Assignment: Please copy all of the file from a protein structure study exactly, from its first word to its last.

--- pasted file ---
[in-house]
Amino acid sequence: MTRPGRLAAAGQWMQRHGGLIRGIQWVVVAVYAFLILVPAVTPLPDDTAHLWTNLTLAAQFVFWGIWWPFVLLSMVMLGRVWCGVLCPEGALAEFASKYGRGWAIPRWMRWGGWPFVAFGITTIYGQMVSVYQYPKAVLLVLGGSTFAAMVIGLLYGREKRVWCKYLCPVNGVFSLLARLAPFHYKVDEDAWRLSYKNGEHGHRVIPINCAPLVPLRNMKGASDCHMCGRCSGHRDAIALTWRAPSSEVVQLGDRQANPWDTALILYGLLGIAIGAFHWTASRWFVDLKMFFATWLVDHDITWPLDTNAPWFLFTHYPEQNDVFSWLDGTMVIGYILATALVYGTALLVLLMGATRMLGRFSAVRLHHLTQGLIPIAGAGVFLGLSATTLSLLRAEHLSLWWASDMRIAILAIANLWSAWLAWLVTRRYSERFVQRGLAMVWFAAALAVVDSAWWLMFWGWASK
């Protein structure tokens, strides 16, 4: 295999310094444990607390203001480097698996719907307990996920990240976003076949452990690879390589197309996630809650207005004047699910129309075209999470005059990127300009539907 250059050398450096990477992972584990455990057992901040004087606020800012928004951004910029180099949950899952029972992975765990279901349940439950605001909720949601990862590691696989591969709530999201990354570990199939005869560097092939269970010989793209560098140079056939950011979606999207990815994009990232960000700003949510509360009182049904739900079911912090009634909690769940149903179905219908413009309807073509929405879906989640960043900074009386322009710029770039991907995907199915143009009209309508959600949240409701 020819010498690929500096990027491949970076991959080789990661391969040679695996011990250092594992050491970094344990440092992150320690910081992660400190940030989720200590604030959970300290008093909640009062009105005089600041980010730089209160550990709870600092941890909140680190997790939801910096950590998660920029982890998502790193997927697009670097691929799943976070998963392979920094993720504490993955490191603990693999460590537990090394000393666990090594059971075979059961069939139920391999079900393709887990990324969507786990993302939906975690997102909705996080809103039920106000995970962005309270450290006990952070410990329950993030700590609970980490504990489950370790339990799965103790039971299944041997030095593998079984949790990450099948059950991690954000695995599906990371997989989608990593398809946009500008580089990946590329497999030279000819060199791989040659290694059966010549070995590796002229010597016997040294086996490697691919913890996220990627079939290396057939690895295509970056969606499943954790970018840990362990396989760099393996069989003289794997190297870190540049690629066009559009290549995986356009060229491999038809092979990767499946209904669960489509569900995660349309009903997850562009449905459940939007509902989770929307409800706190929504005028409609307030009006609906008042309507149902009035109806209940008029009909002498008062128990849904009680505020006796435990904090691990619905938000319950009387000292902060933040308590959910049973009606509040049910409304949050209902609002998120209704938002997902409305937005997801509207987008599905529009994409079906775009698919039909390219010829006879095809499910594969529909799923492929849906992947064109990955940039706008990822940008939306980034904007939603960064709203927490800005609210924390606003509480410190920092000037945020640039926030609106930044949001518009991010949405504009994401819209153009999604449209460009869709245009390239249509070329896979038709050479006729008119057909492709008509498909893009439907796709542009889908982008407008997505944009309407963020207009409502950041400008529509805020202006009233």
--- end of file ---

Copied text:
[in-house]
Amino acid sequence: MTRPGRLAAAGQWMQRHGGLIRGIQWVVVAVYAFLILVPAVTPLPDDTAHLWTNLTLAAQFVFWGIWWPFVLLSMVMLGRVWCGVLCPEGALAEFASKYGRGWAIPRWMRWGGWPFVAFGITTIYGQMVSVYQYPKAVLLVLGGSTFAAMVIGLLYGREKRVWCKYLCPVNGVFSLLARLAPFHYKVDEDAWRLSYKNGEHGHRVIPINCAPLVPLRNMKGASDCHMCGRCSGHRDAIALTWRAPSSEVVQLGDRQANPWDTALILYGLLGIAIGAFHWTASRWFVDLKMFFATWLVDHDITWPLDTNAPWFLFTHYPEQNDVFSWLDGTMVIGYILATALVYGTALLVLLMGATRMLGRFSAVRLHHLTQGLIPIAGAGVFLGLSATTLSLLRAEHLSLWWASDMRIAILAIANLWSAWLAWLVTRRYSERFVQRGLAMVWFAAALAVVDSAWWLMFWGWASK
């Protein structure tokens, strides 16, 4: 295999310094444990607390203001480097698996719907307990996920990240976003076949452990690879390589197309996630809650207005004047699910129309075209999470005059990127300009539907 250059050398450096990477992972584990455990057992901040004087606020800012928004951004910029180099949950899952029972992975765990279901349940439950605001909720949601990862590691696989591969709530999201990354570990199939005869560097092939269970010989793209560098140079056939950011979606999207990815994009990232960000700003949510509360009182049904739900079911912090009634909690769940149903179905219908413009309807073509929405879906989640960043900074009386322009710029770039991907995907199915143009009209309508959600949240409701 020819010498690929500096990027491949970076991959080789990661391969040679695996011990250092594992050491970094344990440092992150320690910081992660400190940030989720200590604030959970300290008093909640009062009105005089600041980010730089209160550990709870600092941890909140680190997790939801910096950590998660920029982890998502790193997927697009670097691929799943976070998963392979920094993720504490993955490191603990693999460590537990090394000393666990090594059971075979059961069939139920391999079900393709887990990324969507786990993302939906975690997102909705996080809103039920106000995970962005309270450290006990952070410990329950993030700590609970980490504990489950370790339990799965103790039971299944041997030095593998079984949790990450099948059950991690954000695995599906990371997989989608990593398809946009500008580089990946590329497999030279000819060199791989040659290694059966010549070995590796002229010597016997040294086996490697691919913890996220990627079939290396057939690895295509970056969606499943954790970018840990362990396989760099393996069989003289794997190297870190540049690629066009559009290549995986356009060229491999038809092979990767499946209904669960489509569900995660349309009903997850562009449905459940939007509902989770929307409800706190929504005028409609307030009006609906008042309507149902009035109806209940008029009909002498008062128990849904009680505020006796435990904090691990619905938000319950009387000292902060933040308590959910049973009606509040049910409304949050209902609002998120209704938002997902409305937005997801509207987008599905529009994409079906775009698919039909390219010829006879095809499910594969529909799923492929849906992947064109990955940039706008990822940008939306980034904007939603960064709203927490800005609210924390606003509480410190920092000037945020640039926030609106930044949001518009991010949405504009994401819209153009999604449209460009869709245009390239249509070329896979038709050479006729008119057909492709008509498909893009439907796709542009889908982008407008997505944009309407963020207009409502950041400008529509805020202006009233």